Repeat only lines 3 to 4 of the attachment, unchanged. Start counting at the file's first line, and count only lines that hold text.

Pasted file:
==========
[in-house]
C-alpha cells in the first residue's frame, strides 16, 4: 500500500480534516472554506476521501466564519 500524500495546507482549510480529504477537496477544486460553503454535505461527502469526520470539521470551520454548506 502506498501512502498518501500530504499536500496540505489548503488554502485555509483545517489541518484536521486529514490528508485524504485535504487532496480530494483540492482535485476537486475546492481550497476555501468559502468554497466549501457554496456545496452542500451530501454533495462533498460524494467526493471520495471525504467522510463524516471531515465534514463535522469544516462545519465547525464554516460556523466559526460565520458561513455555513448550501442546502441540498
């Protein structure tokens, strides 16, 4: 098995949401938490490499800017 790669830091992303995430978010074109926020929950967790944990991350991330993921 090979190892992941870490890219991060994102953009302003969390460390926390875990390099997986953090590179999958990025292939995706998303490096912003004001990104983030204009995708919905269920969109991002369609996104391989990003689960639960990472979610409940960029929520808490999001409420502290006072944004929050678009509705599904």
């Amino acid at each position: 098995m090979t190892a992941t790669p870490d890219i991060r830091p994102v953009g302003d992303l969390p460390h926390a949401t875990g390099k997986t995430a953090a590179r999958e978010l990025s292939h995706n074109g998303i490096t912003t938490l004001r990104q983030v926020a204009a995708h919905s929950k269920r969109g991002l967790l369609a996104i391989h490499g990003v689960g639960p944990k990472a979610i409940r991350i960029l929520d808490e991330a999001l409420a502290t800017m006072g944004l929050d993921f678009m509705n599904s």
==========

């Protein structure tokens, strides 16, 4: 098995949401938490490499800017 790669830091992303995430978010074109926020929950967790944990991350991330993921 090979190892992941870490890219991060994102953009302003969390460390926390875990390099997986953090590179999958990025292939995706998303490096912003004001990104983030204009995708919905269920969109991002369609996104391989990003689960639960990472979610409940960029929520808490999001409420502290006072944004929050678009509705599904």
């Amino acid at each position: 098995m090979t190892a992941t790669p870490d890219i991060r830091p994102v953009g302003d992303l969390p460390h926390a949401t875990g390099k997986t995430a953090a590179r999958e978010l990025s292939h995706n074109g998303i490096t912003t938490l004001r990104q983030v926020a204009a995708h919905s929950k269920r969109g991002l967790l369609a996104i391989h490499g990003v689960g639960p944990k990472a979610i409940r991350i960029l929520d808490e991330a999001l409420a502290t800017m006072g944004l929050d993921f678009m509705n599904s």